While the basics of preventing—and surviving—common disasters like fires or severe weather events should be well known to anybody living in a community association or planned development, the reality is that each building community is equipped with different equipment, constructed with different materials, and served by unique escape routes for emergencies.
In some worst-case scenarios, a building or association can become practically its own island—so it’s important for board members and management to devise customized emergency plans for their community. That way if the unthinkable happens, everyone can escape quickly and safely.
Have a Plan
Perhaps surprisingly, given South Florida's vulnerability to hurricanes and other major weather events, “There is no statutory requirement for a community to have a hurricane plan or preparedness guidelines or standard operating procedures,” says Bill Worrall, corporate vice president of The Continental Group (TCG) in Hollywood.
But just because it's not legally mandated is no excuse not to have a solid plan in place for when the inevitable storm arrives. A condo association's management could be held liable if there's no plan in place and tragedy results during an emergency. In short, preparedness is not an option; it's part of a board/management team’s fiduciary responsibility. Boards should work with their management professionals to formulate the most sensible, effective plan for their particular community. “We do hurricane planning proactively as a community manager,” Worrall says. “For us it’s service delivery, it’s a minimum expectation and obligation to assist our clients in the protection of their assets and their properties. The board makes the final decisions and we respect that, but it’s our job to bring best practices and communication tools to our clients, and then to implement them.”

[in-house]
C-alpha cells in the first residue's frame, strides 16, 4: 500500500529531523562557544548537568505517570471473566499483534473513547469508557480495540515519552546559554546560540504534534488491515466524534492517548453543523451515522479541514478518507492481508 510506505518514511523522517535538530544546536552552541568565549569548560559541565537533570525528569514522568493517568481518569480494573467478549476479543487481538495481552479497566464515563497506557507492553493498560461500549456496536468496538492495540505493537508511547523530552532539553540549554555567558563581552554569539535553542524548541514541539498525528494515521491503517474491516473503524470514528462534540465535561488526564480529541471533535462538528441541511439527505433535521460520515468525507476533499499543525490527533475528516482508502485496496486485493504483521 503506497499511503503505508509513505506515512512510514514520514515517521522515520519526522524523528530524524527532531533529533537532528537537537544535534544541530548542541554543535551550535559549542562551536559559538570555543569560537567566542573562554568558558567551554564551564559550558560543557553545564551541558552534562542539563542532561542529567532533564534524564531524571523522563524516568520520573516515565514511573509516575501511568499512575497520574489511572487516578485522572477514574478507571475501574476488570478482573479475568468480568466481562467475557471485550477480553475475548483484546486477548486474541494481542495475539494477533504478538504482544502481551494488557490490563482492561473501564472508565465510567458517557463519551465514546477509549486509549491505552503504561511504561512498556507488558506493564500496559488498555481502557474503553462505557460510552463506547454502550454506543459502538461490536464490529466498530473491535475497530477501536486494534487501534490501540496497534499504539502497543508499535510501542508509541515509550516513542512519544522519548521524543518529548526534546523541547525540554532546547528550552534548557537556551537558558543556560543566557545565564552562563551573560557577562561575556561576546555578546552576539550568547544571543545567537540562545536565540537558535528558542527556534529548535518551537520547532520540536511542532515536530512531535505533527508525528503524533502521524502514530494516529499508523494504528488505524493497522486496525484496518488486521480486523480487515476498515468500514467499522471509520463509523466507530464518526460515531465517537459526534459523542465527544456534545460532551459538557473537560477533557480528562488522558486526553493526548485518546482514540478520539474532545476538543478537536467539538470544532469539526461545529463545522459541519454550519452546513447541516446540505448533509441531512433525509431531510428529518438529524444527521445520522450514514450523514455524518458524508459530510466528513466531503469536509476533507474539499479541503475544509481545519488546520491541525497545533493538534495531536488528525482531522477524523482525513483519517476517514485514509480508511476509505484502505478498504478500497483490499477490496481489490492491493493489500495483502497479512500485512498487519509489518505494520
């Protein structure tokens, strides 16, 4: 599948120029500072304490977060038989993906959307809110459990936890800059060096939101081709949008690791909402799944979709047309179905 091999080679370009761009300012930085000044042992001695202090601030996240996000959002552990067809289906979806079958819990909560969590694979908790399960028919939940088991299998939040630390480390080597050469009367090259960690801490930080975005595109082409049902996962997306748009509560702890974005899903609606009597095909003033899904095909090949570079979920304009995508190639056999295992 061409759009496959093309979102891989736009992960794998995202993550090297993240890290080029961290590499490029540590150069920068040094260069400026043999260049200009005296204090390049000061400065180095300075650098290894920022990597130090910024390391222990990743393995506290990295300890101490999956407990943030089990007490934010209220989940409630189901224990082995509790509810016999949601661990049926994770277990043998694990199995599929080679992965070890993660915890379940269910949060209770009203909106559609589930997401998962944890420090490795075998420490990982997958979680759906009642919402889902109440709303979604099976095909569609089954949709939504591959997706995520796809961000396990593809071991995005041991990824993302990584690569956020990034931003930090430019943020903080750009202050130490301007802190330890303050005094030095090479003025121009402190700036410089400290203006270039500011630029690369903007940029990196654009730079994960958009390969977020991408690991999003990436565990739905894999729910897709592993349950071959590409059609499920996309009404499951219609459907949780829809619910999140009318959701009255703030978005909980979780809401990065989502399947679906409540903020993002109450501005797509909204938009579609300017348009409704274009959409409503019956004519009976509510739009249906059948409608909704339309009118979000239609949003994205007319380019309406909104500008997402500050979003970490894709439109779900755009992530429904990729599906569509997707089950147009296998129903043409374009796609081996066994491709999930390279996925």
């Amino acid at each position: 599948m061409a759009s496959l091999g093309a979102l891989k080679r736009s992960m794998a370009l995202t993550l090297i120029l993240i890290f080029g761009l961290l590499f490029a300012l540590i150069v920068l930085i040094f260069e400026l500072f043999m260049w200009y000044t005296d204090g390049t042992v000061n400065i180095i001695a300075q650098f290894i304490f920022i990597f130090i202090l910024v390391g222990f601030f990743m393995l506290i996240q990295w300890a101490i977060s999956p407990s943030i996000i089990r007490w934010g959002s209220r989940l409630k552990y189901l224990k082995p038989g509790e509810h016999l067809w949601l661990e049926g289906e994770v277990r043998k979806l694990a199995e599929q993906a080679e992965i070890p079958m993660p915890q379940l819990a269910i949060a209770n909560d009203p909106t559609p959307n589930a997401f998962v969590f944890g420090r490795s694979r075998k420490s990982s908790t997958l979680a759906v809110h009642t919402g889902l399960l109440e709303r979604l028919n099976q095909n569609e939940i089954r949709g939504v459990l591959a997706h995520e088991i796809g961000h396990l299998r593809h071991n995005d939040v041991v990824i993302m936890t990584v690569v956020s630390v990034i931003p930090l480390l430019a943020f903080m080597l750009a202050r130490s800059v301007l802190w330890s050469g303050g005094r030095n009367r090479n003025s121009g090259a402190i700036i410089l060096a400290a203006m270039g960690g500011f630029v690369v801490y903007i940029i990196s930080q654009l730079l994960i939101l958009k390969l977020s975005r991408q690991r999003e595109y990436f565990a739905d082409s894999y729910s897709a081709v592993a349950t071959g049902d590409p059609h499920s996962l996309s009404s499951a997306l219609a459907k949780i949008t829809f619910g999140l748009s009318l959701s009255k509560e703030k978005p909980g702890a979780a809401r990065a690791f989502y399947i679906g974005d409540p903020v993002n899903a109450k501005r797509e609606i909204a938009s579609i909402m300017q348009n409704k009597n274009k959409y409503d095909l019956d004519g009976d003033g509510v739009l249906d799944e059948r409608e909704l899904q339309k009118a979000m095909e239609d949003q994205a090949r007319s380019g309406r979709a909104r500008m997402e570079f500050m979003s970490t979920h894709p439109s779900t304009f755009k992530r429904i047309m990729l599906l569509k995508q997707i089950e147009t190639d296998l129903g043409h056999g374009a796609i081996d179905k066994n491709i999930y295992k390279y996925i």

“In a large condo or co-op, the association’s responsibility includes all the common areas and amenities, the guardhouse, and entryway—and because they’re typically large buildings, high-density communities have physical-plant equipment such as climate control, emergency generators, elevators, fire-alarm systems, emergency lighting, and other life-safety systems, that require additional protection and maintenance. A hurricane plan tells everybody what to do with each piece of equipment.”
Everybody includes vendors who provide elevator repairs, pool maintenance, security, and other services to the association on a contract basis. “Include in the contracts their policy in the scenario of a hurricane or other natural disaster,” Worrall advises. “When the staff is on site, when the staff is mandated to leave the property, and when the staff is expected to return—all this needs to be outlined and detailed in the scope of work with all of the contractors on the property.”
While more common crises such as power outages or flooding in low-lying areas are likelier for many residential buildings, the elements of readiness are the same for any emergency. Boards and managers can create and implement customized emergency plans for their buildings, but they must know where to look to find the right information and with whom to work to make the plan. Many management companies in the region offer conferences and information sessions specifically to help boards and owners be ready for hurricane season.